Eli ran down the street as fast as he could. He held his drawstring backpack close to his chest and tried to avoid eye contact with anyone he passed. He weaved in and out of the crowd until his house came into view. Once he made it to his yard, he noticed an open window and his mother standing inside the kitchen. Eli stopped in his tracks. He couldn’t go into the house now. His mother was supposed to still be out shopping.
He looked left and right trying to find somewhere else to go. He noticed the stable and knew that was empty. His father and brother had taken the horses out to stretch their legs. Eli knew they wouldn’t be back until dinner.
Eli ran into the stables and into one of the horse’s pen. He sat down on the pile of hay and stared at his backpack.
Eli hugged his backpack to his chest tighter holding onto his breath as well. The voice didn’t belong to his father, brother, or even his mother. He knew who it was but he didn’t want anyone seeing what he had found.
His friend poked his head around the wooden pillars and grinned. “Hey, there you are. I thought I saw you run by. I tried calling your name but I don’t think you heard me.”
Eli cracked a small smile. He had tried his hardest to make sure no one saw him. He thought Neville said he had a lot of chores to do and wasn’t able to go out. He must have finished them early and went out in search of Eli to hang out.
“What are you doing? You look like you’re hiding or something.” Neville questioned tilting his head to the side. He entered the stable and sat down beside his friend.
“I am hiding.” Eli replied. He tried not to grit his teeth but Neville was the one who said he couldn’t hang out. Now Eli needed some peace and quiet and Neville was bothering him.
“Why are you hiding?”
“If I could tell you, I wouldn’t be hiding in the first place.” Eli replied.
Neville frowned. “Oh,” he stood up and turned to leave, but Eli grabbed his arm and gently pulled him back down.
“Well, as long as you’re here. I guess this would be fun with more than just me. I mean, this is going to be a hard secret to keep to myself.” Eli explained.
Neville sat back down and grinned giddily. “Oh, there’s a secret involved? I want to know about it!”
“Then keep your voice down.” Eli scolded in a low tone.
“Sorry,” Neville whispered.
“You can keep a secret, can’t you?” Eli asked cautiously.
Neville nodded his head looking serious now. Eli noticed his gaze turned to the black backpack but he remained silent, patiently waiting.
Eli balanced the backpack on his laptop and slowly opened the top of the bag. He peered inside and glanced over at Neville. His friend looked like he was breaking out into a sweat in anticipation at what Eli was going to pull out of the bag.
Eli opened the bag a little bigger and reached his hands in to pull it out.
Neville gasped when his friend pulled out a small gray kitten. He put his hand over his mouth and Eli couldn’t tell if his friend was shocked or worried or excited. Eli held the kitten close to him. It mewed softly but seemed pretty content to be held and petted.
“Where did you get him?” Neville asked softly. He reached his hand over and stroked the kitten gently.
“I found him on the side of the road. There were a lot of people around. I didn’t want him to get stepped on so I scooped him up and brought him here.” Eli explained.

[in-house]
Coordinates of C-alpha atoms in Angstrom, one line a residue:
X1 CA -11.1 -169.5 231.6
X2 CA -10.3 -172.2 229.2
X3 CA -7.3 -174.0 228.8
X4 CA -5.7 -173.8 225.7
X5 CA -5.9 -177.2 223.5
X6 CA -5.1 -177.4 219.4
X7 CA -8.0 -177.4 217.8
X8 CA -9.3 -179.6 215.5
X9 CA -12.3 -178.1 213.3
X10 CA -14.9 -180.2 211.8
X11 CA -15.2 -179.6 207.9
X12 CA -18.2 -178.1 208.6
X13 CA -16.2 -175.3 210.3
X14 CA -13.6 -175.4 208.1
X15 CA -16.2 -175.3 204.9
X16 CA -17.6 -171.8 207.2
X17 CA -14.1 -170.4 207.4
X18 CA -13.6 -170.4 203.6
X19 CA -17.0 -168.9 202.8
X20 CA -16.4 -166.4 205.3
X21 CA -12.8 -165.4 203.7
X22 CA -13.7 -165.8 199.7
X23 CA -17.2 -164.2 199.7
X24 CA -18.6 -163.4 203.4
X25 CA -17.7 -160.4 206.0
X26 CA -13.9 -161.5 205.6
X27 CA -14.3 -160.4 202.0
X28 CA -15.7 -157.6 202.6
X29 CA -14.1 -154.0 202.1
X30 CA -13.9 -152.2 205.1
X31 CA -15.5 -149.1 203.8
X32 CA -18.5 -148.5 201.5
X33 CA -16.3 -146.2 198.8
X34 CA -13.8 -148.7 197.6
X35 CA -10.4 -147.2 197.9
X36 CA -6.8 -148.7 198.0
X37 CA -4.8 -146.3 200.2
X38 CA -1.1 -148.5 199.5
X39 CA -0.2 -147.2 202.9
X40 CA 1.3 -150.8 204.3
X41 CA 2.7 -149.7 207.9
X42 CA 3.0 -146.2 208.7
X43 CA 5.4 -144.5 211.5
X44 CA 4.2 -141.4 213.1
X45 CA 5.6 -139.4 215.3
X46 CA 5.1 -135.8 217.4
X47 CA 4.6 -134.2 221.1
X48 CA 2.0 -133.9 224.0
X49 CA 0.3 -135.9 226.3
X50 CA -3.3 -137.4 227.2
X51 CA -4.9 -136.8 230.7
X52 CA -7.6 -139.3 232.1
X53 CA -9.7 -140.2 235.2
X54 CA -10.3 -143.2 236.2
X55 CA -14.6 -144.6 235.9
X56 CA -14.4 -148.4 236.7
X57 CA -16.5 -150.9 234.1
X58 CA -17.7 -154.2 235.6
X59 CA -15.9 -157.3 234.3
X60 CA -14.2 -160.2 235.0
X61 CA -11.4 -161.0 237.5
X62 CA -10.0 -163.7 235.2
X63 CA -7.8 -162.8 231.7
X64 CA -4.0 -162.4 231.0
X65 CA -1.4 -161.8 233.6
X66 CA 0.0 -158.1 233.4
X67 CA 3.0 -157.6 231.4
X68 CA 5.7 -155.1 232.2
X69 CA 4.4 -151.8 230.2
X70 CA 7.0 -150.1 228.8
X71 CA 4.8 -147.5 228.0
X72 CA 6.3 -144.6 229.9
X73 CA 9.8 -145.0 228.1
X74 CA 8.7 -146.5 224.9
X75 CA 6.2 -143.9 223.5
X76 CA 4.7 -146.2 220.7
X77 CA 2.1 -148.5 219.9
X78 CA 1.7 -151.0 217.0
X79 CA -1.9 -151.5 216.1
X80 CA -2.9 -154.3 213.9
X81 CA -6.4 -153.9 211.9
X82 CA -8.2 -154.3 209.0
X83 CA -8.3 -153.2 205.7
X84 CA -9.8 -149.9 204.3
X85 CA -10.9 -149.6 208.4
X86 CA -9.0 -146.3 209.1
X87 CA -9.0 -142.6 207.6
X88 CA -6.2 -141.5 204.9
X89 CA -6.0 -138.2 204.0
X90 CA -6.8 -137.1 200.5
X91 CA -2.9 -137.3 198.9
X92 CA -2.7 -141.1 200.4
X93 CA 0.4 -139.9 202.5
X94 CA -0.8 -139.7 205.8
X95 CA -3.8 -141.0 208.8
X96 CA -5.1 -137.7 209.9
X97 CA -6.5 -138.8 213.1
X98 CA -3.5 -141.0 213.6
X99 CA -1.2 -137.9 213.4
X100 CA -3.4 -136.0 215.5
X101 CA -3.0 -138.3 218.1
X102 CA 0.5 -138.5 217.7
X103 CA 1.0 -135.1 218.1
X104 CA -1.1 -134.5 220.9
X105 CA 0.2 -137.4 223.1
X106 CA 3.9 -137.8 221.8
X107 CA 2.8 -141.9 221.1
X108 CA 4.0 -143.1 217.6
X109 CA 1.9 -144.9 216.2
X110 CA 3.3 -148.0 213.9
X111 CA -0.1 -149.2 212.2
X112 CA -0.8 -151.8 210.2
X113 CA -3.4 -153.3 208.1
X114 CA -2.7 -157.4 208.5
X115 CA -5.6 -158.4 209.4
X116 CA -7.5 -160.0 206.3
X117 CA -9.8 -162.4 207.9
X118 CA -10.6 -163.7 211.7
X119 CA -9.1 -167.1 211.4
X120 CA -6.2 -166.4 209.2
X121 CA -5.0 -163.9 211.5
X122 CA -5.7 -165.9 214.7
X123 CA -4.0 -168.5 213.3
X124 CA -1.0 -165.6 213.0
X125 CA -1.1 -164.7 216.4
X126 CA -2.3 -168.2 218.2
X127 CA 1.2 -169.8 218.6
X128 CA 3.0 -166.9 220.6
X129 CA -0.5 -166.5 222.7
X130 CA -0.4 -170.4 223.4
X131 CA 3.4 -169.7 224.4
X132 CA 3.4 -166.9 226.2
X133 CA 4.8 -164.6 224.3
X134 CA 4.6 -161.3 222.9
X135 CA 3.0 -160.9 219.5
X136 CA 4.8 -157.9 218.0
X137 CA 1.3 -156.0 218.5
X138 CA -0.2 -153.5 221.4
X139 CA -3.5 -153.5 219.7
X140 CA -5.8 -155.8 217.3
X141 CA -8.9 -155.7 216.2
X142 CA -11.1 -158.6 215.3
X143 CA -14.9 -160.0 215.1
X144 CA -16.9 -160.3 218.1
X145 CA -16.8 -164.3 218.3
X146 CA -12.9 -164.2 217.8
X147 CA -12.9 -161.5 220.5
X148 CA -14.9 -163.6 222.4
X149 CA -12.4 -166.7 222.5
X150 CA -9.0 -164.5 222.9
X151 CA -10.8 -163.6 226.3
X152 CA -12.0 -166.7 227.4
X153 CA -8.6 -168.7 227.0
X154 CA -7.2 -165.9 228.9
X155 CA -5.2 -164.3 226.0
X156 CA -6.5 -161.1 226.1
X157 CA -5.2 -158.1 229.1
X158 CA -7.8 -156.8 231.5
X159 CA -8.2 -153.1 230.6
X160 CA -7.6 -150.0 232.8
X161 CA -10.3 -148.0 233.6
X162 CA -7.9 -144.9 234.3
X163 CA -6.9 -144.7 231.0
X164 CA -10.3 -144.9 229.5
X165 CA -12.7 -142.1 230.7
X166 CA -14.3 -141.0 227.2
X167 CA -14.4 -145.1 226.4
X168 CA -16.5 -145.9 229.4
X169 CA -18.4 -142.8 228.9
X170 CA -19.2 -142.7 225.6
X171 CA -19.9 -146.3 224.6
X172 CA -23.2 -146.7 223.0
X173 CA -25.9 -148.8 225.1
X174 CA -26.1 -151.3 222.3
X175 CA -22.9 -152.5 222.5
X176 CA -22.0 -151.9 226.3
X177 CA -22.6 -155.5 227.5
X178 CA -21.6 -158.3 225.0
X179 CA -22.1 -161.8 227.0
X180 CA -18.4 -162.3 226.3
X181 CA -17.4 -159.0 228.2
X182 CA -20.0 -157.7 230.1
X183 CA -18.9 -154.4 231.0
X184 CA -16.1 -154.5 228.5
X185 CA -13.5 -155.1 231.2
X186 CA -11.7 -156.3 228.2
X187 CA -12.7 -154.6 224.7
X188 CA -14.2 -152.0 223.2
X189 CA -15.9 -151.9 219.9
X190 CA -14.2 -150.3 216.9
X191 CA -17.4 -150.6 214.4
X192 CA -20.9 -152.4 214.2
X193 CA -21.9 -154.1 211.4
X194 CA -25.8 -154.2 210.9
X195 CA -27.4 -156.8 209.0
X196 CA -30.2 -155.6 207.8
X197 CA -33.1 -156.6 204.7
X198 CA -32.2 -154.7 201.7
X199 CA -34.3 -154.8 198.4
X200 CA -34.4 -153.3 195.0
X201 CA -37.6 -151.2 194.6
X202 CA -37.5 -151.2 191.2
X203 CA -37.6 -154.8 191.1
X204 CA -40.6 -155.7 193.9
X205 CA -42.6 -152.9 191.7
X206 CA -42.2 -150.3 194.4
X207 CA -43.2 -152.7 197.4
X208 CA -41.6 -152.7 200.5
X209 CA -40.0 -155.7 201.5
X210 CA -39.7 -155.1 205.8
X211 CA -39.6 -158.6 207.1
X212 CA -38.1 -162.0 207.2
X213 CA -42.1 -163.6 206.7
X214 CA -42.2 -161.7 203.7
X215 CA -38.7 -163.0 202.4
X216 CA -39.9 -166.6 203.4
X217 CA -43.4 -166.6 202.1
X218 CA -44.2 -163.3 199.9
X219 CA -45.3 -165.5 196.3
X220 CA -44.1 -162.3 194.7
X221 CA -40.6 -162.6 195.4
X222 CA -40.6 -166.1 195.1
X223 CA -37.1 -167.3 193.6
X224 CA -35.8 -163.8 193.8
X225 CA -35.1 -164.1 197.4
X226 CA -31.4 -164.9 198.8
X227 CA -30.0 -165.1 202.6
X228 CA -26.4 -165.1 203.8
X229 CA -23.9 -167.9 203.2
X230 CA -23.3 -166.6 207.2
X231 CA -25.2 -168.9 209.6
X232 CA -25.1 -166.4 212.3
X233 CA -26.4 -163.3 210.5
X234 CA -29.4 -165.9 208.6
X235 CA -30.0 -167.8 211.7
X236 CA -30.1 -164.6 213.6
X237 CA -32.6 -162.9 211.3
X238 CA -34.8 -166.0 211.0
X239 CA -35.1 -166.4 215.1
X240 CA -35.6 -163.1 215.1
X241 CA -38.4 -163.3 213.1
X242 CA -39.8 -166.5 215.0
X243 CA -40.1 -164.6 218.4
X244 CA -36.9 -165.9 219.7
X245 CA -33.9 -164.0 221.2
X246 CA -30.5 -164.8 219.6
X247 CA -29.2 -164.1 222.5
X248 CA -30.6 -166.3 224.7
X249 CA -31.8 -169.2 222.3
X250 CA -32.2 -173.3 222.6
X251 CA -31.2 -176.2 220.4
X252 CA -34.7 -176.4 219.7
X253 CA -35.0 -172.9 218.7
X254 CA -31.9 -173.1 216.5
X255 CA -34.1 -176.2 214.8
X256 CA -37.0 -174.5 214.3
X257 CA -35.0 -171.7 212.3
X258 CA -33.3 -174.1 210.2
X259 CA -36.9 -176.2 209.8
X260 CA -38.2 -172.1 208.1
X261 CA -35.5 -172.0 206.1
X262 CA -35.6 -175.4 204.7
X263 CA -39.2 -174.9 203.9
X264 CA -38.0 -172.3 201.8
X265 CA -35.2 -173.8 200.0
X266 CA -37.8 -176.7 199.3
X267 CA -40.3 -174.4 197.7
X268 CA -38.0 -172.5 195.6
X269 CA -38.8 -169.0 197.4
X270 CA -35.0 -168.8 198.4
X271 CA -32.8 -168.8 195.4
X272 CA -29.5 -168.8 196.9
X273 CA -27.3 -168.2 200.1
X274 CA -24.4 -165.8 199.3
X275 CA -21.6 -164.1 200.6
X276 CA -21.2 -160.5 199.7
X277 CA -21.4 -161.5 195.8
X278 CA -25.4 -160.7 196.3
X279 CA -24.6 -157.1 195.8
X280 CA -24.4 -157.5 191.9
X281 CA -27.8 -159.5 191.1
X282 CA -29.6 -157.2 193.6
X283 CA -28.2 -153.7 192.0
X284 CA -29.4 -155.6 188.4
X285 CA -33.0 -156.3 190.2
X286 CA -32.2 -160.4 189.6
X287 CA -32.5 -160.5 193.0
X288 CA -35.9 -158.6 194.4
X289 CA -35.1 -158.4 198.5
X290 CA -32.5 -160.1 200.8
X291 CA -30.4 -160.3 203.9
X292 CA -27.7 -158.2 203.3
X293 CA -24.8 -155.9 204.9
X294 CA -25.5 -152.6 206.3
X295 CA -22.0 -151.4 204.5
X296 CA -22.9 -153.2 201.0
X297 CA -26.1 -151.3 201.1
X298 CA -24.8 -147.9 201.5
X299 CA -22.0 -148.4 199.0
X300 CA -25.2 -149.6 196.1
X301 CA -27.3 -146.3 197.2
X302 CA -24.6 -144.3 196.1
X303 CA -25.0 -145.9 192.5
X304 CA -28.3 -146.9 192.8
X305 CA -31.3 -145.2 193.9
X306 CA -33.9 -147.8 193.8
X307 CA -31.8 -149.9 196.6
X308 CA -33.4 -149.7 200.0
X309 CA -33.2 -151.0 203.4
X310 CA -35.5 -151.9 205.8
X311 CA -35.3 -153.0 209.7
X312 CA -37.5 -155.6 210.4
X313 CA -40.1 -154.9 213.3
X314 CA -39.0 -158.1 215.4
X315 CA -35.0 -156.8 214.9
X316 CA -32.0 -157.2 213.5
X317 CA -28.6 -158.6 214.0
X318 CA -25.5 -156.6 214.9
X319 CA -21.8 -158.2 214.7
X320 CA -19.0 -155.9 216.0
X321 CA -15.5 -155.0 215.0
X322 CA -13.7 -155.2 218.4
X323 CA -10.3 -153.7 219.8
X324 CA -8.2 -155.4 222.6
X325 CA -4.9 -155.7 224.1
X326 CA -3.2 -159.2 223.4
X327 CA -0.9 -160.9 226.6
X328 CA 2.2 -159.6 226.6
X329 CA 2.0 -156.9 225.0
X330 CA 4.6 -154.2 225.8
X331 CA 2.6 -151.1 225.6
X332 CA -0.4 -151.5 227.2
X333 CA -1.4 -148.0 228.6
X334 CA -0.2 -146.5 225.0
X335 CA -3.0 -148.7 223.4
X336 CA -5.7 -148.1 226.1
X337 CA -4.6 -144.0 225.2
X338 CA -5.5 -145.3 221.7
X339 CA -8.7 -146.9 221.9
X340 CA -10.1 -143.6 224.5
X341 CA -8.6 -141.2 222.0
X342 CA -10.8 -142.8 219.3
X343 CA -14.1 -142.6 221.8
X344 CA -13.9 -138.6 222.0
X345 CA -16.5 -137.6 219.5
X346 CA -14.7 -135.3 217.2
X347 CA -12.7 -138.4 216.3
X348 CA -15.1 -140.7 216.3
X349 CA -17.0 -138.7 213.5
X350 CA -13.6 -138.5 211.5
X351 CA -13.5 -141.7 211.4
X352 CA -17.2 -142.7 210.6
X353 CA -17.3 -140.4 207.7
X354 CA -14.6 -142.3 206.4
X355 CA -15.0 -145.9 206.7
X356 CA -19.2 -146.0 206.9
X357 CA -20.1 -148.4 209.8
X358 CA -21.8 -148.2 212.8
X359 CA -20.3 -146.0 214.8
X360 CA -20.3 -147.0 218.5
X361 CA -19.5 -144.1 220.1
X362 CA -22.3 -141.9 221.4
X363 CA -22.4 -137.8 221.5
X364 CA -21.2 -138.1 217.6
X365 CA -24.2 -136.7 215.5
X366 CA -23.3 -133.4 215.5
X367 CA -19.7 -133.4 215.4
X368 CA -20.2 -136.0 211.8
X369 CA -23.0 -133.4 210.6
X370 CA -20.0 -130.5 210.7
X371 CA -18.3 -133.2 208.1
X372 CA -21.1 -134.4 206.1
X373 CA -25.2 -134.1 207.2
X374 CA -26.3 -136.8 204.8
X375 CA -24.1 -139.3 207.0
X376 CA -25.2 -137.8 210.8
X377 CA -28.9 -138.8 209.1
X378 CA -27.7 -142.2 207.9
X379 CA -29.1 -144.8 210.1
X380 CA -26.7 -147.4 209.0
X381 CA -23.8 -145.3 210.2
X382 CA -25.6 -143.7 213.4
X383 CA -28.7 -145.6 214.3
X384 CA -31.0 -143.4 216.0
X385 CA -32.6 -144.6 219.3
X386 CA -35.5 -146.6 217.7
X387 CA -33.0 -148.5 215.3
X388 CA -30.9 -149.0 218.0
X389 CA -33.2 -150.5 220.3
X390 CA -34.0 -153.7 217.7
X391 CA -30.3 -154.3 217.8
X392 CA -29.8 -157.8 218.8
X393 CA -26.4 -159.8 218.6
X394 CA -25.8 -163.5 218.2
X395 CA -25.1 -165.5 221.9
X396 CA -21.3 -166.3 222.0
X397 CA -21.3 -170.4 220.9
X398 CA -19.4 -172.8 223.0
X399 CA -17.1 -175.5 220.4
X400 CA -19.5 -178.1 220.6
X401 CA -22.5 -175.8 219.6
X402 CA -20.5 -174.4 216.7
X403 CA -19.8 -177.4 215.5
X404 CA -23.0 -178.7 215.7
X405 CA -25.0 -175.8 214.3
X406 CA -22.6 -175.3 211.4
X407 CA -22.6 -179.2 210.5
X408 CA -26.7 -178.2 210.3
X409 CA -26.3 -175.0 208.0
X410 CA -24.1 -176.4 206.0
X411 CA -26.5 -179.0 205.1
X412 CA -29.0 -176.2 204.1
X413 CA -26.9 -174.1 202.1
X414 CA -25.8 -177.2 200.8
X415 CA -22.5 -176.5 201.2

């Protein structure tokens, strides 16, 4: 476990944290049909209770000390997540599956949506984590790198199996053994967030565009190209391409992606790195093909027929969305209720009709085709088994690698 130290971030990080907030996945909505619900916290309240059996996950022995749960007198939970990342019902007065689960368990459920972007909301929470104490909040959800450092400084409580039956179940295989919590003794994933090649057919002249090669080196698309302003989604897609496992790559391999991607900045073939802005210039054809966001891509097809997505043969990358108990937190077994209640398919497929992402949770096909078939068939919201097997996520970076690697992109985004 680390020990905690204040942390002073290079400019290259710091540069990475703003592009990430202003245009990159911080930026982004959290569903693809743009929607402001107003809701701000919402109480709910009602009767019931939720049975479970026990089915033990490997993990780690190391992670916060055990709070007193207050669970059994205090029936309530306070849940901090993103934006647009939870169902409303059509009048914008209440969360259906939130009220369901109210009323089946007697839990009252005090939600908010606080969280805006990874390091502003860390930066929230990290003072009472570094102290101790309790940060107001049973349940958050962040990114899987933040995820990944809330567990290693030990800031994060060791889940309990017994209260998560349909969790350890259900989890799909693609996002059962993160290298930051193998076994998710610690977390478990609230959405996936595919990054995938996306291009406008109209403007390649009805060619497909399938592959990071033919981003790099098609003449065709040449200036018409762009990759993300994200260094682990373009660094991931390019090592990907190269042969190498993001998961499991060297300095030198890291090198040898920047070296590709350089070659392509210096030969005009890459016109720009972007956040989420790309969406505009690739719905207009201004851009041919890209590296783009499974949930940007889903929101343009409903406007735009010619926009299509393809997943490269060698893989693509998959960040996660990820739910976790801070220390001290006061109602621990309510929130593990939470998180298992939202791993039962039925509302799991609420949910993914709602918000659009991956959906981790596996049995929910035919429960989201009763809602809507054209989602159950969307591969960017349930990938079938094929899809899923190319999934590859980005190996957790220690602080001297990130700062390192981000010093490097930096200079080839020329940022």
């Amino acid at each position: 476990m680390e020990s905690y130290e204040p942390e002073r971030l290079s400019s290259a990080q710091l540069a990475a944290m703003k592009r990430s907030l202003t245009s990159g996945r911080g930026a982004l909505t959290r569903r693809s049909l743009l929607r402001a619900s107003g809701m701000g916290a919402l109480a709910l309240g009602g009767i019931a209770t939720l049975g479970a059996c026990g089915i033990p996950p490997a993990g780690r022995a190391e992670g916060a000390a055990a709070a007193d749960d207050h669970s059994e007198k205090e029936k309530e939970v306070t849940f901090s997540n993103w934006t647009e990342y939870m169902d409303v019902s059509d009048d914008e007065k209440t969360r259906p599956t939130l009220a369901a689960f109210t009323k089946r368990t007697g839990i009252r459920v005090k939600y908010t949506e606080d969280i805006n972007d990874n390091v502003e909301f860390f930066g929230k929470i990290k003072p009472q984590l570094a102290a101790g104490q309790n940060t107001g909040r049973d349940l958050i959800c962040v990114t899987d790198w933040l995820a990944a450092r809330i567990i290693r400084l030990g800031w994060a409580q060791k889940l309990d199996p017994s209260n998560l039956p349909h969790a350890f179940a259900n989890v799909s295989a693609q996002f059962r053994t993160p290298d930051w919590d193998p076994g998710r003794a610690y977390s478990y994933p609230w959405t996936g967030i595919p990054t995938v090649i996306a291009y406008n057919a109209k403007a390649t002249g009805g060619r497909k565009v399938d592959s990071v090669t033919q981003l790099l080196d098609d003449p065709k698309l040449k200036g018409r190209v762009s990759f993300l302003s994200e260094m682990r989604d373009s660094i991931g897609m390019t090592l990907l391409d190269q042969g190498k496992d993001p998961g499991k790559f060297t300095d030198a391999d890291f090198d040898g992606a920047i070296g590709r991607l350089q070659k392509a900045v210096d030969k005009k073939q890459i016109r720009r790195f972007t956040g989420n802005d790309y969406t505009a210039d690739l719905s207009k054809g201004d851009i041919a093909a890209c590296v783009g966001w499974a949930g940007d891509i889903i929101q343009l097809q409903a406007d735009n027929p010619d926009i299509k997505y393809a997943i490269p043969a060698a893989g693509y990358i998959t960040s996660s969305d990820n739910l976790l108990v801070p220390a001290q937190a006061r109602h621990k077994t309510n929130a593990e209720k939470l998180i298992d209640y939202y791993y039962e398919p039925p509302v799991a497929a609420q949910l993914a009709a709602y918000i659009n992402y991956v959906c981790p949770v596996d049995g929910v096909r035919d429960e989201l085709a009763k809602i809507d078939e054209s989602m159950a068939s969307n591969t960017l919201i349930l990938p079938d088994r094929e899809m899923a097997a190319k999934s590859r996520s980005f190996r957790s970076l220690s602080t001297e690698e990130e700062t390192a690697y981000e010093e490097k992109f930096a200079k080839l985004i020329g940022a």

“And your mom said you can keep him?” Neville asked in a shocked tone.
Eli shook his head. “No, remember I said this was a secret?”
“Oh, yeah… so you’re just going to keep the kitten hidden?”
Eli sighed. “I don’t know. It’s not right for me to do that. It wouldn’t be fair to the kitten or to my parents… plus, I’d get in a whole lot of trouble.”
“So…” Neville looked away from the kitten and at his friend. “What are you going to do then? You have to tell your mom soon. It’s going to start getting cold out and you can’t leave the kitten in the stables. The horses would trample it!”
Eli narrowed his eyes. He obviously knew the kitten couldn’t stay in the stables, but now he was just imagining the kitten getting trampled. Why did Neville have to put that thought inside his head?
“I just told you, I don’t know what I’m going to do. I want to ask my parents about it but I know they’re not going to want a kitten and I can’t just let the kitten go back out onto the streets.” Eli said in a stressed tone. He hugged the kitten closer to him.
“You don’t really think your parents would force you to toss a kitten out onto the street, do you?”
Eli jumped hearing the new voice. When he opened his eyes, Neville was standing looking nervous. Eli’s mother stood in the doorway of the stables smiling.
“Oh, Mom…” Eli said standing. He looked down at the kitten in his arms and then back up at his mother, who sighed but was still smiling.
“We told you no kitten because we can’t afford to buy one right now. But I’m sure you have some allowance saved up?” she asked.
Eli nodded his head.
“Then maybe you and Neville should run to the store and get the kitten some food and a bed. Maybe get him a toy or two.”
Eli and Neville grinned at one another. Eli’s mother stepped to the side and pointed to the door. “You’re welcome. Now get a move on before it gets too dark.”
Eli gave his mother a hug. “Thank you!”
His mother took the kitten out of his hands. She snuggled with it to her cheek. “I’ll keep an eye on this little guy. Go on.”
“But Mom, wait.” Eli said and Neville paused in the doorway. “What about dad?”
His mother giggled staring at the kitten and stroking his chin. “Your father’s fine. He won’t be able to resist this face… Besides, I think I can convince him.”
“Oh, right. You’re always in charge.” Eli grinned.
His mother winked at him.